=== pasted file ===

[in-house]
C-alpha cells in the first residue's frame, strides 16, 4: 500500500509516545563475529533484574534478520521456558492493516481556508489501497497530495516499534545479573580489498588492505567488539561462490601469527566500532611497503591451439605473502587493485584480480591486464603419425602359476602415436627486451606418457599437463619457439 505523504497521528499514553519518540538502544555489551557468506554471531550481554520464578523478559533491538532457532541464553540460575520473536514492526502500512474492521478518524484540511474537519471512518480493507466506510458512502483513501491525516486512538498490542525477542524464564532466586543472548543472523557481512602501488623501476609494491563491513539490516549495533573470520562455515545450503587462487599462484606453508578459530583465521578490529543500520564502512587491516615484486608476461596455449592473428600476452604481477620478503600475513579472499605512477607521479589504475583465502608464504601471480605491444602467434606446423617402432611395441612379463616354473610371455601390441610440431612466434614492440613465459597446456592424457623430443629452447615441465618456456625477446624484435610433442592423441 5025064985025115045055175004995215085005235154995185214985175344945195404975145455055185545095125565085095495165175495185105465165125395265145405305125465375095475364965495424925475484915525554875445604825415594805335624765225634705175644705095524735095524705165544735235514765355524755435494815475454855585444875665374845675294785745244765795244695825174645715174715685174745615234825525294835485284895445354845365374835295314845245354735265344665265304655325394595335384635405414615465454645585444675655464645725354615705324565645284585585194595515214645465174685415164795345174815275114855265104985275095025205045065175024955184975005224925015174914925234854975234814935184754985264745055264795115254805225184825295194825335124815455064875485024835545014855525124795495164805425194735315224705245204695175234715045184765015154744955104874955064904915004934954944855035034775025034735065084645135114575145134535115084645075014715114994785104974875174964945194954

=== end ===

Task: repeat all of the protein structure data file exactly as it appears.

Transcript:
[in-house]
C-alpha cells in the first residue's frame, strides 16, 4: 500500500509516545563475529533484574534478520521456558492493516481556508489501497497530495516499534545479573580489498588492505567488539561462490601469527566500532611497503591451439605473502587493485584480480591486464603419425602359476602415436627486451606418457599437463619457439 505523504497521528499514553519518540538502544555489551557468506554471531550481554520464578523478559533491538532457532541464553540460575520473536514492526502500512474492521478518524484540511474537519471512518480493507466506510458512502483513501491525516486512538498490542525477542524464564532466586543472548543472523557481512602501488623501476609494491563491513539490516549495533573470520562455515545450503587462487599462484606453508578459530583465521578490529543500520564502512587491516615484486608476461596455449592473428600476452604481477620478503600475513579472499605512477607521479589504475583465502608464504601471480605491444602467434606446423617402432611395441612379463616354473610371455601390441610440431612466434614492440613465459597446456592424457623430443629452447615441465618456456625477446624484435610433442592423441 5025064985025115045055175004995215085005235154995185214985175344945195404975145455055185545095125565085095495165175495185105465165125395265145405305125465375095475364965495424925475484915525554875445604825415594805335624765225634705175644705095524735095524705165544735235514765355524755435494815475454855585444875665374845675294785745244765795244695825174645715174715685174745615234825525294835485284895445354845365374835295314845245354735265344665265304655325394595335384635405414615465454645585444675655464645725354615705324565645284585585194595515214645465174685415164795345174815275114855265104985275095025205045065175024955184975005224925015174914925234854975234814935184754985264745055264795115254805225184825295194825335124815455064875485024835545014855525124795495164805425194735315224705245204695175234715045184765015154744955104874955064904915004934954944855035034775025034735065084645135114575145134535115084645075014715114994785104974875174964945194954